Meanwhile Syria, which is totally preoccupied with fighting a three –year old wide spread terrorist insurgency within its borders, could not but coordinate defense with the Iraq military against the common enemy of the "al-Qaeda threat" in both countries. 

Counterbalancing politically and militarily, Turkey and the GCC countries led by Qatar and Saudi Arabia, in their anti-Iran proxy wars in Iraq and Syria, are pouring billions of petrodollars to empower a sectarian counterbalance by money, arms and political support, which end up empowering al–Qaeda indirectly or its sectarian allies directly, thus perpetuating the war and fueling the sectarian strife in Iraq, as a part of an unabated effort to contain Iran’s expanding regional sphere of influence. 

Ironically, the Turkish member of the U.S.–led NATO as well as the GCC Arab NATO non–member "partners" seem to stand on the opposite side with their U.S. strategic ally in the Iraqi war in this tragic drama of Machiavellian dirty politics. 

Internally, the three major partners in the "political process" are no less Machiavellian in their exploiting of the al-Qaeda card. The self–ruled northern Iraqi Kurdistan region, which counts down for the right timing for secession, could not be but happy with the preoccupation of the central government in Baghdad with the "al–Qaeda threat."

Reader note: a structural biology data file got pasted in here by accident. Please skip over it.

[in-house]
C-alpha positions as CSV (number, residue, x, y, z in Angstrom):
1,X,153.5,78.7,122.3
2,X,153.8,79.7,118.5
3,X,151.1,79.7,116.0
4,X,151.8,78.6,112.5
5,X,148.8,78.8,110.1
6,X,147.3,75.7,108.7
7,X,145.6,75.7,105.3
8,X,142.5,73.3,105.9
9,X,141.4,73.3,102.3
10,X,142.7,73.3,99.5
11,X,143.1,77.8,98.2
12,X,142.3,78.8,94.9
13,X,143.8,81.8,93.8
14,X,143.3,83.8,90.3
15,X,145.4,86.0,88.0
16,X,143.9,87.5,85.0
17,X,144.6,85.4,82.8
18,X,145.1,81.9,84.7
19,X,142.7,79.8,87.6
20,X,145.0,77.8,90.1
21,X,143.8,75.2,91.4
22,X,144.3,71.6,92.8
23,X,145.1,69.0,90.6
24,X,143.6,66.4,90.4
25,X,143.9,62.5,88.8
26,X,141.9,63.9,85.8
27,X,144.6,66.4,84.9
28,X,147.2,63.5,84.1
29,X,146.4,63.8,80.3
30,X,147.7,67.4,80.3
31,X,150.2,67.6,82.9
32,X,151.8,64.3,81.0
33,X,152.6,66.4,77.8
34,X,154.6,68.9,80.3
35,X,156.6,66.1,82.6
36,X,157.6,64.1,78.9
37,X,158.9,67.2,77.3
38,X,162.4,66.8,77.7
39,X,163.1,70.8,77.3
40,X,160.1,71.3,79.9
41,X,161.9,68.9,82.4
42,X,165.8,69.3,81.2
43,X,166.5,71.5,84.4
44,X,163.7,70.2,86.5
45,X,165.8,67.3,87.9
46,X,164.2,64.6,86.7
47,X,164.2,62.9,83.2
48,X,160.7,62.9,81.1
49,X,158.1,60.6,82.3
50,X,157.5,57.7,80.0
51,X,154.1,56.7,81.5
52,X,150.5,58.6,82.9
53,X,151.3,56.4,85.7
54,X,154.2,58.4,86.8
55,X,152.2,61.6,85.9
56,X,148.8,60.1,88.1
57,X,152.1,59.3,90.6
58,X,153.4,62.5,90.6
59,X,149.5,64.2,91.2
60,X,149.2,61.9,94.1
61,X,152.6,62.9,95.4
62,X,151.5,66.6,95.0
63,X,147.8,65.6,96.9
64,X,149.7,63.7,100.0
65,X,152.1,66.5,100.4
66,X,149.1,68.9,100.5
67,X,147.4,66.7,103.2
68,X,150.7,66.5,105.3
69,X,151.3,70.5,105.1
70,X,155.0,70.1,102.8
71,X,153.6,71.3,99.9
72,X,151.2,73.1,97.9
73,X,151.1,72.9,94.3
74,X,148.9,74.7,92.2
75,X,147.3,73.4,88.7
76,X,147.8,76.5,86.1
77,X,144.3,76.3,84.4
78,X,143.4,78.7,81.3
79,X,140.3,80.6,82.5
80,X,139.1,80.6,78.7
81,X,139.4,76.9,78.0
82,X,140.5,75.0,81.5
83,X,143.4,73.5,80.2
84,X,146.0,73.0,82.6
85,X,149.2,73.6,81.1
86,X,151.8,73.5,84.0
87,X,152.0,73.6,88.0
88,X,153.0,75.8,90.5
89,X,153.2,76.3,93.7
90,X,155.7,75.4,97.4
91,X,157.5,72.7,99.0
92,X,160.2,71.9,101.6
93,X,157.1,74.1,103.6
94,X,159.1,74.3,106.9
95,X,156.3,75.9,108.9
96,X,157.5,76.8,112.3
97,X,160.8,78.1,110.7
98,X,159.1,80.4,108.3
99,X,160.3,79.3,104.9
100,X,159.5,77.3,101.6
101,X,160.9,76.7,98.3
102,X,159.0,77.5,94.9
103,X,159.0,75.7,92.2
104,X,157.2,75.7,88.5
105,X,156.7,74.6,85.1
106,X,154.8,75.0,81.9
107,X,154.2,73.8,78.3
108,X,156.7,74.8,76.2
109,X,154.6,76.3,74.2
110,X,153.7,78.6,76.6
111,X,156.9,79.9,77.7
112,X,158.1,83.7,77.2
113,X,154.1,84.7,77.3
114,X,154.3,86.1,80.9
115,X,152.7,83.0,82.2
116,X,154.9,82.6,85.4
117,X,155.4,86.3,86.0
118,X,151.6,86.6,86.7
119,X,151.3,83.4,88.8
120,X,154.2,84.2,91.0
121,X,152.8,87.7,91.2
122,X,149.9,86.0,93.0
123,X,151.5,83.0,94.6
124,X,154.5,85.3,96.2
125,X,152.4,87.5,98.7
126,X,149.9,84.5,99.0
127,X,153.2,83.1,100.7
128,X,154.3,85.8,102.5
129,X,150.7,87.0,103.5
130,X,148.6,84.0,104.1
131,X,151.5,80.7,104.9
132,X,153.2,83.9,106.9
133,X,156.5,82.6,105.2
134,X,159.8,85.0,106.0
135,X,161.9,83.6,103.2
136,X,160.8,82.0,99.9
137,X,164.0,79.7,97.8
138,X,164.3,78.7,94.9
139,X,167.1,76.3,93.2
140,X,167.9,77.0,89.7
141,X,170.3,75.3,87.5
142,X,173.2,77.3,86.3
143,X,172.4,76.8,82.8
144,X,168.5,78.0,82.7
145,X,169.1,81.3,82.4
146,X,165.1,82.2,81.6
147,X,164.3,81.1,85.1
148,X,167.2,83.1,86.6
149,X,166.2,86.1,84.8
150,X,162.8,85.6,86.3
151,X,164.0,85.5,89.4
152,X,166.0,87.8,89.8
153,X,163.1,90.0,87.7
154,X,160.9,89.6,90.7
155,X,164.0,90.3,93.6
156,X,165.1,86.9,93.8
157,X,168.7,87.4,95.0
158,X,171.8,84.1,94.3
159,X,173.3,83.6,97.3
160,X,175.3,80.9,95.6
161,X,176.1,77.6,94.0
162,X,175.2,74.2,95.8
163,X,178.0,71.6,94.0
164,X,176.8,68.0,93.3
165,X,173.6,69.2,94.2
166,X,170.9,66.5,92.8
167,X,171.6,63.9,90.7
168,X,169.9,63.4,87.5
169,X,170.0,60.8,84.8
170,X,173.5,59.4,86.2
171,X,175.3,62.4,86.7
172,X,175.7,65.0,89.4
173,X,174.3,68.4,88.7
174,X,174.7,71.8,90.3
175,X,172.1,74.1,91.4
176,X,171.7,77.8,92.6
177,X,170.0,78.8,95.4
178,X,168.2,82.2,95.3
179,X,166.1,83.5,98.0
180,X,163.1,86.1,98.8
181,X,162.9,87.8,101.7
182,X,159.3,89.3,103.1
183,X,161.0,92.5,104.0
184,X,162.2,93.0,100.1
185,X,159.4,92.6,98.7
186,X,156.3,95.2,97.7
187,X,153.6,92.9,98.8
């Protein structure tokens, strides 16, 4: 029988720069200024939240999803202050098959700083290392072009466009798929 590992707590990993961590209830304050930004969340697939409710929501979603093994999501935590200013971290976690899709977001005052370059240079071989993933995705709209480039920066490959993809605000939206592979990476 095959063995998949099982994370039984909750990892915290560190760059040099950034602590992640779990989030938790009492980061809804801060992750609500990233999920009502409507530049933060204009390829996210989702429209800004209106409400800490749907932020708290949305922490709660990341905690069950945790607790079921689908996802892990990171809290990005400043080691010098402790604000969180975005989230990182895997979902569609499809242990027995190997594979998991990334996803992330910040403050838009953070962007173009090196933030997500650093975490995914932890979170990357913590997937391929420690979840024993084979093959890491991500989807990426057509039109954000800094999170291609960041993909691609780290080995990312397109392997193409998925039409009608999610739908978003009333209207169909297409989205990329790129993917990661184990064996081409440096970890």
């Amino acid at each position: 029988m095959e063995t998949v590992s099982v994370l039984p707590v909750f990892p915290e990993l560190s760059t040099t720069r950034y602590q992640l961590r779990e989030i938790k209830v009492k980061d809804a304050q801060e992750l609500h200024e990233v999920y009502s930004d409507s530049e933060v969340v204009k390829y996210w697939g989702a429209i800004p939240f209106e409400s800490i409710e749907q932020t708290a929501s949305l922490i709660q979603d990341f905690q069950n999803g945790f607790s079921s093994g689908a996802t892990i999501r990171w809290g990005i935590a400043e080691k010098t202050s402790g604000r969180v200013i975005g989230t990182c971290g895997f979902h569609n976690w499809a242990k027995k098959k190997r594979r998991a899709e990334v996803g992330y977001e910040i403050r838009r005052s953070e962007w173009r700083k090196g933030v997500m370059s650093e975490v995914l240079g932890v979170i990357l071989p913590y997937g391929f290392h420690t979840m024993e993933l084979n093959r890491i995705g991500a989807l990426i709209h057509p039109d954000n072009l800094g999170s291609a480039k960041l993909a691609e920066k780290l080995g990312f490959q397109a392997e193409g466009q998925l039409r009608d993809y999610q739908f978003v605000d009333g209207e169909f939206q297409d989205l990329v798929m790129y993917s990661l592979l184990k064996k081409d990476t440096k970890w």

Pro-Iran Shiite sectarian parties and militias use this threat to strengthen their sectarian bond and justify their loyalty to Iran as their protector. 

Their Sunni sectarian rivals are using the threat to promote themselves as the "alternative" to al-Qaeda in representing the Sunnis and to justify their seeking financial, political and paramilitary support from the U.S., GCC and Turkey, allegedly to counter the pro-Iran sectarian government in Baghdad as well as the expanding Iranian influence in Iraq and the region. 

Exploiting his partners’ inter-fighting, Iraqi two–term Prime Minister Nouri (or Jawad) Al-Maliki, has maneuvered to win a constitutional interpretation allowing him to run for a third term and, to reinforce his one-man show of governance, he was in Washington D.C. last November, then in Tehran the next December, seeking military "help" against the "al-Qaeda threat" and he got it.